Scottish Health and Industry Partnership AI Lead, JD Blackwood, discusses the vast potential of new technology to positively impact preventative efforts.
If the COVID-19 pandemic can be said to have had any kind of positive legacy, then it must surely lie in its role as a catalyst for wider collaborative change in healthcare – necessitating the rapid development and adoption of new solutions to improve operational and clinical outcomes.
Technical and clinical expertise is combining to tackle major health challenges, and Scotland – primarily through the work of the Scottish Health Industry Partnership (SHIP) – offers a rich test bed to work with industry to develop solutions that improve the quality, efficiency and sustainability of healthcare.
However, as we continue to wrestle with the pandemic, key areas require significant attention, if not more so given the huge level of NHS resources deployed in the fight against COVID-19. With cancer screening programmes paused, and reduced referrals from GPs and emergency departments during the pandemic, concerns of a post-COVID cancer crisis have been widely reported.
Those concerns have been further compounded by an accompanying shortage of oncologists, radiologists, and other healthcare professionals across the cancer diagnostic and treatment pathway. Indeed a third of radiologist posts remain unfilled – a situation that is likely to worsen while demand increases.
Cutting-edge innovation with artificial intelligence (AI) offers potential solutions to tackle delays and improve long-term outcomes in cancer screening programmes. AI represents nothing less than an opportunity to radically change health and social care – and quite simply we cannot recover from the pandemic using human resource alone.
If we focus on cancer screening, and consider the application of AI in offering a more efficient approach then the potential is significant.
Cancer screening programmes are designed not only to detect signs of the disease, but also to detect risk indicators and the absence of cancer. They help the NHS prioritise and focus patient care on those with the greatest need, at the time they most need it. Patients are regularly tested and in most cases, no cancer will be detected. Highly trained medical professionals have to visually identify signs of cancer, some of which are difficult to spot.
A large amount of clinician time is being spent on tests where no cancer is detected. For example, only about 2.8%of bowel cancer screening tests are positive for cancer risk indicators. AI excels at this type of task, doesn’t experience fatigue like humans do amid mass screening, and bases its analysis on rigorous, comprehensive data and pattern recognition.
Automating this first step of the process, which is then validated by clinicians, reduces the pressure on resources, the impact of delays in staff recruitment, and the shortfall in skilled clinicians. As a result, more effort can be focussed on the positive cases, and clinicians can process more of them, including cancers that are rare or difficult to diagnose. Ultimately, patients benefit through faster diagnosis and treatment and the NHS benefits through greater efficiency.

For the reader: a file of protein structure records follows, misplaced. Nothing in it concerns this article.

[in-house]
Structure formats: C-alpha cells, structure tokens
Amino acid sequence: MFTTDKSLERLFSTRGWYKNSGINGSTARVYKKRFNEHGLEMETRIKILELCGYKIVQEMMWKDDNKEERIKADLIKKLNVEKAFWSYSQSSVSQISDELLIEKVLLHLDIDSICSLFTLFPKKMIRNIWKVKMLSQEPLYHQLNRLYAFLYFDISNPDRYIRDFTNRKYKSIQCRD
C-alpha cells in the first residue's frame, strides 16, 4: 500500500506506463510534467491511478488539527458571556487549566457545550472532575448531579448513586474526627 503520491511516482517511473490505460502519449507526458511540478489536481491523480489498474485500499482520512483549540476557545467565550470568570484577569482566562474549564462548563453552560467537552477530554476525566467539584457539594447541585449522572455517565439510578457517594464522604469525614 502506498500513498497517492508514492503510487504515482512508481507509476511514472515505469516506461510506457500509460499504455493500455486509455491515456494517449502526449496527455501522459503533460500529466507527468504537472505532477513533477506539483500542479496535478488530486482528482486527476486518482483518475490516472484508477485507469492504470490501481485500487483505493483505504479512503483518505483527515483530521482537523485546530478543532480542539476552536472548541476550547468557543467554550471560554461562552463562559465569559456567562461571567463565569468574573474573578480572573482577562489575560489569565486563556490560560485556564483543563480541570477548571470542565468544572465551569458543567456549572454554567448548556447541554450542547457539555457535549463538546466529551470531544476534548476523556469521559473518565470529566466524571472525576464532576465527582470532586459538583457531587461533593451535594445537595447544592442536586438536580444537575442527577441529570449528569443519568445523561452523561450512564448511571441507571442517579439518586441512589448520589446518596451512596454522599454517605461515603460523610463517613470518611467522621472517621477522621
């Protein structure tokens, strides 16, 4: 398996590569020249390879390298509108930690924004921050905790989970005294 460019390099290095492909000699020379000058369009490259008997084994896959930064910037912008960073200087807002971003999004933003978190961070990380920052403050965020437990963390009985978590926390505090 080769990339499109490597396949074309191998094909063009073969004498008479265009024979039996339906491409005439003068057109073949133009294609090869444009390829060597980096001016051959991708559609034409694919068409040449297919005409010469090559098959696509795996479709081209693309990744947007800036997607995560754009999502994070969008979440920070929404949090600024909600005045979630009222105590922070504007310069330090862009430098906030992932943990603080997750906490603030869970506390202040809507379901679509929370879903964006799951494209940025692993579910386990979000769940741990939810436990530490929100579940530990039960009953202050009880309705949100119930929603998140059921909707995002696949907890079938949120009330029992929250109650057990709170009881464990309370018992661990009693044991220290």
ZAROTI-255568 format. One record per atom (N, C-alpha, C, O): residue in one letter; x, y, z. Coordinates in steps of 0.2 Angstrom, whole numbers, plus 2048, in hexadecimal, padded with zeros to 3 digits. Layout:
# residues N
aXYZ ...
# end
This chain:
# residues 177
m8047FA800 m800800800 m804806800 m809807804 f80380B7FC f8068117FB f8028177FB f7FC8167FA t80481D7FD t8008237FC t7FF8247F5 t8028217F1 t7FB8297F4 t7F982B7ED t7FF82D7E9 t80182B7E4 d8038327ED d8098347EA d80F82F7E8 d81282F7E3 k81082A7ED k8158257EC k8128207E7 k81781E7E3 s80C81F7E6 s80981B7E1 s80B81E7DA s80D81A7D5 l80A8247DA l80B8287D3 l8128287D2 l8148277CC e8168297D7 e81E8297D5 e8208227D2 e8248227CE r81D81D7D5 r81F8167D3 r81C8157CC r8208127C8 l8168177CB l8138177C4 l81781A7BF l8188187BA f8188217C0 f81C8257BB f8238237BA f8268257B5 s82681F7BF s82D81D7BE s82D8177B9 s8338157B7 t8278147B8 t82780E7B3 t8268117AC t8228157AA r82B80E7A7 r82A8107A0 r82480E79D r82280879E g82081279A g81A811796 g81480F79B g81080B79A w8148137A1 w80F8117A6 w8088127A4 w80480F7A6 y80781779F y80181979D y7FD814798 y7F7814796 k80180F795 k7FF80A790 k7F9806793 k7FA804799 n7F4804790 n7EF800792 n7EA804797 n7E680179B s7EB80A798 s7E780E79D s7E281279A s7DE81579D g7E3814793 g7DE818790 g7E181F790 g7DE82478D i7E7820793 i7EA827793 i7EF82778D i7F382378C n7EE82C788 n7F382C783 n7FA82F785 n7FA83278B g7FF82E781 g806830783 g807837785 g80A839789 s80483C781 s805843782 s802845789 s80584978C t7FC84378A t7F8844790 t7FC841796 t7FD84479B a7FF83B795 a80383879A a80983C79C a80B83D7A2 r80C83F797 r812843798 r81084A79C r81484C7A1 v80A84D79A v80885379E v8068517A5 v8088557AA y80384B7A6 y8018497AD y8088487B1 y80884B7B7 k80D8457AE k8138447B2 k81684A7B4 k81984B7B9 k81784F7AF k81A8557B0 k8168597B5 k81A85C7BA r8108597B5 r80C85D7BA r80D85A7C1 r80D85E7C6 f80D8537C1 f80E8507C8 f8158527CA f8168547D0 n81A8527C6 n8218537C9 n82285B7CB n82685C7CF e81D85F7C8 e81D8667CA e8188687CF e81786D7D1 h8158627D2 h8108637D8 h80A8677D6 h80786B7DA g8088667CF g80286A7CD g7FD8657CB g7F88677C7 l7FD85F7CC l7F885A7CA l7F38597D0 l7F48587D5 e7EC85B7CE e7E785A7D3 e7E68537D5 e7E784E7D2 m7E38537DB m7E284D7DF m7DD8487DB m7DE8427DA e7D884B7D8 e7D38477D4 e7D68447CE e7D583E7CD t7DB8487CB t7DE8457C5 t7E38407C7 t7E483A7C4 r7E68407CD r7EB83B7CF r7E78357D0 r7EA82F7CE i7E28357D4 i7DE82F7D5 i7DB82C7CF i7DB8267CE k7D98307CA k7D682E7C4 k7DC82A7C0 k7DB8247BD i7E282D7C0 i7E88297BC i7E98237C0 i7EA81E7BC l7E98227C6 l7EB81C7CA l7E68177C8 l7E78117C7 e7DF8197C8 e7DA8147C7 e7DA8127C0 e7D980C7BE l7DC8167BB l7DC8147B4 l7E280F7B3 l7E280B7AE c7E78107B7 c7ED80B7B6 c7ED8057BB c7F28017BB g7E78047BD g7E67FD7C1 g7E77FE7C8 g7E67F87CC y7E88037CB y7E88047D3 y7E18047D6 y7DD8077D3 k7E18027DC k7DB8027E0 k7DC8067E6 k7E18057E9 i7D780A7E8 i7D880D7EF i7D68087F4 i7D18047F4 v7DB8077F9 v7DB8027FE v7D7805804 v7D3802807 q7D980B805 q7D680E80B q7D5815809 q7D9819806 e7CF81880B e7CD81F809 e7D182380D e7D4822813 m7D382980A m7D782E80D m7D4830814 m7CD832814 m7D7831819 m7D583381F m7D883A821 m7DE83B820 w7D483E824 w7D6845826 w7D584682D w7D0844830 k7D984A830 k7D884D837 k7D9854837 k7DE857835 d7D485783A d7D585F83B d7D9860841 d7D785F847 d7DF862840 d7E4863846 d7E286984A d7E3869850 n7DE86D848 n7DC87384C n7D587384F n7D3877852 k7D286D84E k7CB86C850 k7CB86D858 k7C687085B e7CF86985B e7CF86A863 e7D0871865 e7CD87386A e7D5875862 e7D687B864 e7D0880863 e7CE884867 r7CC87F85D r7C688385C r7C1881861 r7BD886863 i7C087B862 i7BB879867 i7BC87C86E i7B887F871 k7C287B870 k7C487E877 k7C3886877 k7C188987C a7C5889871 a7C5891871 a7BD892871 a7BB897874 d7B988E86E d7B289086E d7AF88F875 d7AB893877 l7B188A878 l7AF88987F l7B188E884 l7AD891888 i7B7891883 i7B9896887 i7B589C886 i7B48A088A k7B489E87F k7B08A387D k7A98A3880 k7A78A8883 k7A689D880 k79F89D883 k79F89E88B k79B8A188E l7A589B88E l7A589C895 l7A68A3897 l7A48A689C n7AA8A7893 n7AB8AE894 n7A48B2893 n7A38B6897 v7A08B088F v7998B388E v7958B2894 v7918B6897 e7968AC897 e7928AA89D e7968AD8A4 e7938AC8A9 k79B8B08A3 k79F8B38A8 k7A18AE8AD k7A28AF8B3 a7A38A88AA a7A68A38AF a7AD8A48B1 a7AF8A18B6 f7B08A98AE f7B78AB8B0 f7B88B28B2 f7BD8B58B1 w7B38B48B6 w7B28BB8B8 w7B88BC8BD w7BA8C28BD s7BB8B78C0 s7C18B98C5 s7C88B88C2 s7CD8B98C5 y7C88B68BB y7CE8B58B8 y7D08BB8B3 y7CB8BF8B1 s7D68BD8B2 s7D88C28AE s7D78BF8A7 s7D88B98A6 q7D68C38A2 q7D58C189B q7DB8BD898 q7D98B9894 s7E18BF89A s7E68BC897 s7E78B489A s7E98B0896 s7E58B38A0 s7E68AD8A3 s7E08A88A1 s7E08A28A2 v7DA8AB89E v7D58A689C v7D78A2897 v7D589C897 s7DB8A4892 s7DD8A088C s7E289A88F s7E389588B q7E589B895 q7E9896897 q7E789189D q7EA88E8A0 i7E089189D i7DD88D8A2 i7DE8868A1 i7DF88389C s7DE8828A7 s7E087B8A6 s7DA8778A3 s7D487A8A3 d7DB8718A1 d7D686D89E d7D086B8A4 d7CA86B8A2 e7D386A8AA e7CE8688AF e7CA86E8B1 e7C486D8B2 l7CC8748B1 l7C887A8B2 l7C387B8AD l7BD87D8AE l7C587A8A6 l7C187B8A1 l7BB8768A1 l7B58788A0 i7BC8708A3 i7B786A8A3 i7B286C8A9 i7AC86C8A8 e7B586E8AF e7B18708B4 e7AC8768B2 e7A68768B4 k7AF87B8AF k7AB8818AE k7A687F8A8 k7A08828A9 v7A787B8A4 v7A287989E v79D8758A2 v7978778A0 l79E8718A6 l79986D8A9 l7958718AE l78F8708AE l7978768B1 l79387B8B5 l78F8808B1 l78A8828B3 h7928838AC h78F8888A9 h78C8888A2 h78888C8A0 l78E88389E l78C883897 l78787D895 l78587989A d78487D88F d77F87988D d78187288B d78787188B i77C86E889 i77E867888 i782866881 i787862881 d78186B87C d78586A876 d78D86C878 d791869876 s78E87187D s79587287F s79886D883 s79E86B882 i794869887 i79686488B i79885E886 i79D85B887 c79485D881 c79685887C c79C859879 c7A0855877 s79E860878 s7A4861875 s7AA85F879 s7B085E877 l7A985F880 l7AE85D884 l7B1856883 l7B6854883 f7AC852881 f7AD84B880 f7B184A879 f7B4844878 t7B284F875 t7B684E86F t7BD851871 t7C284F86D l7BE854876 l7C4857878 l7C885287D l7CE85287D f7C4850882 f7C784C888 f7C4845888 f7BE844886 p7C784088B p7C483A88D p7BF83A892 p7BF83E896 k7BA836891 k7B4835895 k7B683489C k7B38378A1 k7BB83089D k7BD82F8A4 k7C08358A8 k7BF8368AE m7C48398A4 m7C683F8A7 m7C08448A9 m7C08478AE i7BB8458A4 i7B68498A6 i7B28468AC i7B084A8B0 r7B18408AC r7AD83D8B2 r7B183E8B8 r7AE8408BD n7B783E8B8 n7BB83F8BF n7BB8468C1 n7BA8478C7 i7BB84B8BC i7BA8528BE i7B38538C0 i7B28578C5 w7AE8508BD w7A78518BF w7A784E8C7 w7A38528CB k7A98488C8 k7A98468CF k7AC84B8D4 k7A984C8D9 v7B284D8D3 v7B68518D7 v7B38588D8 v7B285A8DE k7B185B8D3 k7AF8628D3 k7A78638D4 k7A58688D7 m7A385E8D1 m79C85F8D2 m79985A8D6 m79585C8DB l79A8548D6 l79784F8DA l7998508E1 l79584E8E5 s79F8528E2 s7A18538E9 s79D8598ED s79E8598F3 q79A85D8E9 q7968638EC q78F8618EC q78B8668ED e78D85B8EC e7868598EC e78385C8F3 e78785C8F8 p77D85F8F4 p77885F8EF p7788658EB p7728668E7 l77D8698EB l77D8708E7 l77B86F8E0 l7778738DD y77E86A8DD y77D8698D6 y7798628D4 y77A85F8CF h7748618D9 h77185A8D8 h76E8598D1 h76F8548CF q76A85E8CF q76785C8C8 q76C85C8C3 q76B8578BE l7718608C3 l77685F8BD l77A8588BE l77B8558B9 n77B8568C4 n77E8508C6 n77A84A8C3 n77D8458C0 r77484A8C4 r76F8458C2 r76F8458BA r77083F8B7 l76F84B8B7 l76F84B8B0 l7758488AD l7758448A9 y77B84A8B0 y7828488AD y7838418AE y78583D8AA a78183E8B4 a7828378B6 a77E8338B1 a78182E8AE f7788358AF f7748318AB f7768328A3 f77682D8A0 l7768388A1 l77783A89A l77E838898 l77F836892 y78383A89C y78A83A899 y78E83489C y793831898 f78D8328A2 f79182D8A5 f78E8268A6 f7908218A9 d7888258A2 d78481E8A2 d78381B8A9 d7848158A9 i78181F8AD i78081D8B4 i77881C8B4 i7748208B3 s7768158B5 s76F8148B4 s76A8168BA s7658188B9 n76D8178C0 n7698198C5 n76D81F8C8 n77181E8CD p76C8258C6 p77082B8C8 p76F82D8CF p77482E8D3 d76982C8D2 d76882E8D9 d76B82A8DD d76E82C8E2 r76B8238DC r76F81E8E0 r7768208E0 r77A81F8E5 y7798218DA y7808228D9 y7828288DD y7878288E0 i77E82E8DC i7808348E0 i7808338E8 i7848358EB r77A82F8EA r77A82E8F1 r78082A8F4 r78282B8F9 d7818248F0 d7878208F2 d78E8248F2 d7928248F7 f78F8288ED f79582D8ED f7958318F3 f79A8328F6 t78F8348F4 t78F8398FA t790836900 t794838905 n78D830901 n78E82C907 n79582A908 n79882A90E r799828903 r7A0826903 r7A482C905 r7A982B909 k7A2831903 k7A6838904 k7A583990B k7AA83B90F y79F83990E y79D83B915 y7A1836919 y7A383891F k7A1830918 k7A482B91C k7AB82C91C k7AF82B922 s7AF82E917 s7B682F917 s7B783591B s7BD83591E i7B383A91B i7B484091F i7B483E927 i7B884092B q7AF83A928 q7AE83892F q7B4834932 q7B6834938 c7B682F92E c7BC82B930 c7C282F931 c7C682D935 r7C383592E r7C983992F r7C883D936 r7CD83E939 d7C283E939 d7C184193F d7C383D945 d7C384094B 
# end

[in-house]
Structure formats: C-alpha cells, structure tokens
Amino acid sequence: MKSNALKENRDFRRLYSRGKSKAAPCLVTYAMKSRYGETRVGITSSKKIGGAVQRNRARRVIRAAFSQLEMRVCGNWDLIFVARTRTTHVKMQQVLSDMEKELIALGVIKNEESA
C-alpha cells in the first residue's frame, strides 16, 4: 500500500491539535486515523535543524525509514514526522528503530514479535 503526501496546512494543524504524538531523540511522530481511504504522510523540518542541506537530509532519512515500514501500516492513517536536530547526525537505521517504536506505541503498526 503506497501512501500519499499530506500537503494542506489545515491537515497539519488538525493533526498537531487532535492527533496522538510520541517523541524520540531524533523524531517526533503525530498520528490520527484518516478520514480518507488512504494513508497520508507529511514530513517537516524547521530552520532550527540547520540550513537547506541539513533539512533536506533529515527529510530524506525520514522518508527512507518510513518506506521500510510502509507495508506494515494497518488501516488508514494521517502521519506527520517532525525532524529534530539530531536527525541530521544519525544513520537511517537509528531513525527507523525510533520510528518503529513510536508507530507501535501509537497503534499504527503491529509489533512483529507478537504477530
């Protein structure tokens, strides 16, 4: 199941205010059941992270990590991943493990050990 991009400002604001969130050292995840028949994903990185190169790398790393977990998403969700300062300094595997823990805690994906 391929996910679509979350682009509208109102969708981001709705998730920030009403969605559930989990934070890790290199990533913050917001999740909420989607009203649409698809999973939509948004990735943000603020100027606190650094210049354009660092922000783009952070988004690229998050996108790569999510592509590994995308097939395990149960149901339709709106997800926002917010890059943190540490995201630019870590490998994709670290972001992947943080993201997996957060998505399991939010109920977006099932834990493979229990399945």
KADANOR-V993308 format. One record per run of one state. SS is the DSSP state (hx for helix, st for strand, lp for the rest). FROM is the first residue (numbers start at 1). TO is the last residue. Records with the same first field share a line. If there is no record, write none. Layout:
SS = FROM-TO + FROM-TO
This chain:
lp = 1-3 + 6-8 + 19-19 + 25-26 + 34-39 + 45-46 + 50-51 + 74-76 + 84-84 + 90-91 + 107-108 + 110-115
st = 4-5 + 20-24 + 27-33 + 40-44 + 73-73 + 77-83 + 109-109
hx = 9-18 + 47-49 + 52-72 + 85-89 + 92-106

AI is also able to spot more subtle cancers, or to better and more quickly identify cancer risks, by combining information from multiple tests and a patient’s broader medical history. The automation of cancer detection and grading using AI will in the near future provide patients with a more precise and timely diagnosis and increase the chances of successful treatment.
Identifying such cancer risks, and spotting subtle changes that can sometimes go undetected by the human eye could be transformational for healthcare. With that in mind, we already have evidence of AI being successfully deployed to learn from existing data, identify issues, and make connections in everything from lung cancer cases (4), to predicting the risk of ovarian cancer, and aiding early diagnosis of oesophageal cancer.
Impressively, AI can detect signs of very early cancers but also identify changes to those cancers’ DNA and where exactly in the body they are developing. It is thought to be capable of picking up signs of more than 50 types of cancer. The Galleri test uses a machine learning algorithm to examine cell-free DNA (cfDNA) that leaks from tumours into the bloodstream. It detects chemical changes, known as methylation patterns, with a false positive rate of only 0.5%, and the technology is being piloted in NHS England with the next stages of the study being considered for Scotland.
Offering a clinical viewpoint, Professor Colin Fleming, consultant dermatologist at NHS Tayside who is leading the AI Skin Cancer Consortium in Scotland, said: “AI does not immediately put all the answers at our fingertips, but it does offer huge potential in future if we can get the balance right. We need to invest in it first and aim to devise systems that are sustainable.